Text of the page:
Can someone please explain what Timothy Geithner really thinks about Wall Street? Today we get completely mixed messages from the Treasury about financial reform.
One the one hand, The New York Post and Bloomberg reported that the Treasury has succeeded in getting the White House to drop the so-called Volcker Rule, the proposal that is named after the administration's chief proponent, Obama advisor and former Fed chairman Paul Volcker, and would force banks that get deposit insurance to shed their proprietary trading operations and other speculative businesses.
On the other hand, the Washington Post quotes the Treasury secretary as insisting that financial reform is necessary to prevent another financial crisis.
Which is it, Tim? Sure, he would insist that he is seeking more authority to unwind banks that are too big to fail. But that's not reform. That's the opposite if it's not accompanied by the Volcker Rule and a tougher stance on over-the-counter derivatives than the administration has pursued to date (the latter would make the consumer protection agency the administration is also proposing less necessary, but it won't hurt to have that either.)
In fact, resolution authority without the other measures amounts to a license for moral hazard, since the last thing regulators will want to do is unwind banks that are in trouble. That's because the Treasury and other bank regulators will be driven by the same fear that has paralyzed them to date: They're scared of upsetting Mister Market.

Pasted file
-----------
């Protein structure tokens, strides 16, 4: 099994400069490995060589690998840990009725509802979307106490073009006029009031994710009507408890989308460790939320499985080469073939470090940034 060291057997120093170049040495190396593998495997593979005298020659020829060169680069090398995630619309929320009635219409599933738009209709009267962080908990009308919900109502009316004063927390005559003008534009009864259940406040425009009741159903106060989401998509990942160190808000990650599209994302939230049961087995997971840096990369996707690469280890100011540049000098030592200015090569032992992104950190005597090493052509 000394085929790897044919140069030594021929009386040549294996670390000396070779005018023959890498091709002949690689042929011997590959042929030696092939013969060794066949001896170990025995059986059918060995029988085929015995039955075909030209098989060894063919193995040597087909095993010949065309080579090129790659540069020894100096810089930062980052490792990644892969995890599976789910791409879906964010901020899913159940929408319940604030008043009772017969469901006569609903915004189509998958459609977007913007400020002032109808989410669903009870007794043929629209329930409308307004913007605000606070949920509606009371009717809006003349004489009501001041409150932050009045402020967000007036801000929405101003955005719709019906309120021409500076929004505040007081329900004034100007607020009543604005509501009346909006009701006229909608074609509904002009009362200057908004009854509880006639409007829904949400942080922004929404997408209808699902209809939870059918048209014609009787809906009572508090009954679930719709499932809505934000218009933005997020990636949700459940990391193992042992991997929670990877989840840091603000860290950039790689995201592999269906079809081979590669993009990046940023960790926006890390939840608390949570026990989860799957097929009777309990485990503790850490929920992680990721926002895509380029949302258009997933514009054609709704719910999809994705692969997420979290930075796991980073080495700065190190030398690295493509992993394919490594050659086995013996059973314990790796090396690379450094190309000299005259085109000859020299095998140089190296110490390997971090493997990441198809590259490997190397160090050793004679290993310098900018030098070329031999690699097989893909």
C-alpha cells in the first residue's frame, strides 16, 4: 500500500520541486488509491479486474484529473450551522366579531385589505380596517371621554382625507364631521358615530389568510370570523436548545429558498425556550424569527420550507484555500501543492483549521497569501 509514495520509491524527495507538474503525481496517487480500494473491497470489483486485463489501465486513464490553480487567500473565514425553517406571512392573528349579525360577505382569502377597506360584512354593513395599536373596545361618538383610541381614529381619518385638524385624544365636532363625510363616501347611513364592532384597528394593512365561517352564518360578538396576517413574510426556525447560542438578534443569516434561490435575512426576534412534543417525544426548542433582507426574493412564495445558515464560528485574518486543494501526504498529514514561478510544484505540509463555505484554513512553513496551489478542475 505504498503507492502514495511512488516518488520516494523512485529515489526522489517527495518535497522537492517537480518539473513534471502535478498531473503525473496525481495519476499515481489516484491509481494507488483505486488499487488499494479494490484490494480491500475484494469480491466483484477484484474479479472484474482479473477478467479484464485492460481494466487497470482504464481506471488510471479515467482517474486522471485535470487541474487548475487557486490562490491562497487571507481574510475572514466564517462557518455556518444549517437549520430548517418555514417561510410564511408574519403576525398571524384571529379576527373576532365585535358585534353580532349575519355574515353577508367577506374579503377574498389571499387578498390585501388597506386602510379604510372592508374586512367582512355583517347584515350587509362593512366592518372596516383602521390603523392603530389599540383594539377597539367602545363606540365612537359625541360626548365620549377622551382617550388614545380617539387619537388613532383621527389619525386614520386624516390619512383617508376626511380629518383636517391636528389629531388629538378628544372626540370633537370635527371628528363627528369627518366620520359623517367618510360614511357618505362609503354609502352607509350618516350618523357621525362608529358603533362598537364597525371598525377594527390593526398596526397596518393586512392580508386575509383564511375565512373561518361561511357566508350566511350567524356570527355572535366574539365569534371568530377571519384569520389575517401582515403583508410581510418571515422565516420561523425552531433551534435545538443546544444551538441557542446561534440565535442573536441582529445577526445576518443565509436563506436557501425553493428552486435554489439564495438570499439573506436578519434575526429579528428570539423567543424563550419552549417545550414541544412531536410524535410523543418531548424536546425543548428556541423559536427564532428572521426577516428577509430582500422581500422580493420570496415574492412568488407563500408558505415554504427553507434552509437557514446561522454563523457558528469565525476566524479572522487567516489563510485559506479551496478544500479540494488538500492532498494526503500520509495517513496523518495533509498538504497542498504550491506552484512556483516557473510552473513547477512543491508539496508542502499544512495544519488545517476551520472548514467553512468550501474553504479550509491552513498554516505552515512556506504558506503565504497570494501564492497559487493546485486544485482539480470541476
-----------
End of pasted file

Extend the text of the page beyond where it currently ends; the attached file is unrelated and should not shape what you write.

But of course, when Mister Market calls the tune, asset prices cannot fall even if they're overvalued. So perhaps the Treasury thinks we can simply re-inflate another bubble. That's wishful thinking at best, and Geithner strikes us as too smart to indulge in that. At least we hope so.
Yes, there's the corollary argument that the economy needs banks to make fat profits so it can grease its wheels. But that's not happening despite all manner of taxpayer funds shoveled its way, as one Fed loan officers' survey after another has shown.
And if it were really the economy that Geithner is so concerned about, there's a convincing case for having the government spend money on infrastructure and school repair and investment in mass transit instead of giving it to Wall Street. Ah, but it's too late for that, evidently.
That suggests that Geithner's actions are purely political. Indeed, he seems to be calling for reform that has no teeth purely so as not to be accused of kowtowing to the banks, when that's exactly what he's doing by undermining Tall Paul's position.
To be fair, Geithner may simply be acknowledging the political reality that banks have too much power to get real reform enacted over opposition in Congress. But if that's the case, why doesn't he say that instead of pretending to be pursuing serious reform?
We can only conclude that he's not really serious about reform. But of course the blame doesn't fall entirely on him. He works for the president. And Geithner's last appearance in public was a photo opportunity with the First Lady.
God save us from the Beltway, and the Beltway from Wall Street.